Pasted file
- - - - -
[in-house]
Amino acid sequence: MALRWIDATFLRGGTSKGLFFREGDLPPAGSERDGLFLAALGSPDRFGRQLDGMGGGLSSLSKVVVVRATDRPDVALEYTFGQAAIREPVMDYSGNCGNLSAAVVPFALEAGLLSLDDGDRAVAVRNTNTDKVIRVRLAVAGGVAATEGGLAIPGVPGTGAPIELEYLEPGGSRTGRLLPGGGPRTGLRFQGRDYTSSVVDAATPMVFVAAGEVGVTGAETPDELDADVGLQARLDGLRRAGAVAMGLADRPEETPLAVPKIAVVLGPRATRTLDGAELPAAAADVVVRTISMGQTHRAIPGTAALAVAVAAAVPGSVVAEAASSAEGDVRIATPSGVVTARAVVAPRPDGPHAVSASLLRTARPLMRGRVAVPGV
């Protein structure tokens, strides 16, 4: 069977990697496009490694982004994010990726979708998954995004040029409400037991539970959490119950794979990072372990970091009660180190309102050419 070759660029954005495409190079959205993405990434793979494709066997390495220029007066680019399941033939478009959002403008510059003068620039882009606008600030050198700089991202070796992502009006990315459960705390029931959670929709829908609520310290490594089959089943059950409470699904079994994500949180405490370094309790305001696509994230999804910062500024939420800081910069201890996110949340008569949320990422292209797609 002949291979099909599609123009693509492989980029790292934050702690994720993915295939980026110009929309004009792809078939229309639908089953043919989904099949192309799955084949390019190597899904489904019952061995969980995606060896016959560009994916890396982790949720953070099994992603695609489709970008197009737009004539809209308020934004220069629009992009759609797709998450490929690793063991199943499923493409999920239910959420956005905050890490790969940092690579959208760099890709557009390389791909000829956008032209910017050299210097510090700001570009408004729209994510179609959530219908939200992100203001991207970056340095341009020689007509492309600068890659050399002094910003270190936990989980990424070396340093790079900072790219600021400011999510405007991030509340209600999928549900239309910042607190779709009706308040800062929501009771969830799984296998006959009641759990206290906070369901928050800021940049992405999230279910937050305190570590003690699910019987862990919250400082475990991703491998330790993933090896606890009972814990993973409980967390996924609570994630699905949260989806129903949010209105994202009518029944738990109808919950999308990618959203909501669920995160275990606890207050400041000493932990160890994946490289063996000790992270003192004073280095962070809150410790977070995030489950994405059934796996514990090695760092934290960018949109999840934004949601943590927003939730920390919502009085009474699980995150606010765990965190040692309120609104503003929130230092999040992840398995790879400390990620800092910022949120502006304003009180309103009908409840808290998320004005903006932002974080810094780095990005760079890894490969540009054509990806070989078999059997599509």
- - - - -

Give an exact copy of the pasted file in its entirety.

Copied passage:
[in-house]
Amino acid sequence: MALRWIDATFLRGGTSKGLFFREGDLPPAGSERDGLFLAALGSPDRFGRQLDGMGGGLSSLSKVVVVRATDRPDVALEYTFGQAAIREPVMDYSGNCGNLSAAVVPFALEAGLLSLDDGDRAVAVRNTNTDKVIRVRLAVAGGVAATEGGLAIPGVPGTGAPIELEYLEPGGSRTGRLLPGGGPRTGLRFQGRDYTSSVVDAATPMVFVAAGEVGVTGAETPDELDADVGLQARLDGLRRAGAVAMGLADRPEETPLAVPKIAVVLGPRATRTLDGAELPAAAADVVVRTISMGQTHRAIPGTAALAVAVAAAVPGSVVAEAASSAEGDVRIATPSGVVTARAVVAPRPDGPHAVSASLLRTARPLMRGRVAVPGV
């Protein structure tokens, strides 16, 4: 069977990697496009490694982004994010990726979708998954995004040029409400037991539970959490119950794979990072372990970091009660180190309102050419 070759660029954005495409190079959205993405990434793979494709066997390495220029007066680019399941033939478009959002403008510059003068620039882009606008600030050198700089991202070796992502009006990315459960705390029931959670929709829908609520310290490594089959089943059950409470699904079994994500949180405490370094309790305001696509994230999804910062500024939420800081910069201890996110949340008569949320990422292209797609 002949291979099909599609123009693509492989980029790292934050702690994720993915295939980026110009929309004009792809078939229309639908089953043919989904099949192309799955084949390019190597899904489904019952061995969980995606060896016959560009994916890396982790949720953070099994992603695609489709970008197009737009004539809209308020934004220069629009992009759609797709998450490929690793063991199943499923493409999920239910959420956005905050890490790969940092690579959208760099890709557009390389791909000829956008032209910017050299210097510090700001570009408004729209994510179609959530219908939200992100203001991207970056340095341009020689007509492309600068890659050399002094910003270190936990989980990424070396340093790079900072790219600021400011999510405007991030509340209600999928549900239309910042607190779709009706308040800062929501009771969830799984296998006959009641759990206290906070369901928050800021940049992405999230279910937050305190570590003690699910019987862990919250400082475990991703491998330790993933090896606890009972814990993973409980967390996924609570994630699905949260989806129903949010209105994202009518029944738990109808919950999308990618959203909501669920995160275990606890207050400041000493932990160890994946490289063996000790992270003192004073280095962070809150410790977070995030489950994405059934796996514990090695760092934290960018949109999840934004949601943590927003939730920390919502009085009474699980995150606010765990965190040692309120609104503003929130230092999040992840398995790879400390990620800092910022949120502006304003009180309103009908409840808290998320004005903006932002974080810094780095990005760079890894490969540009054509990806070989078999059997599509």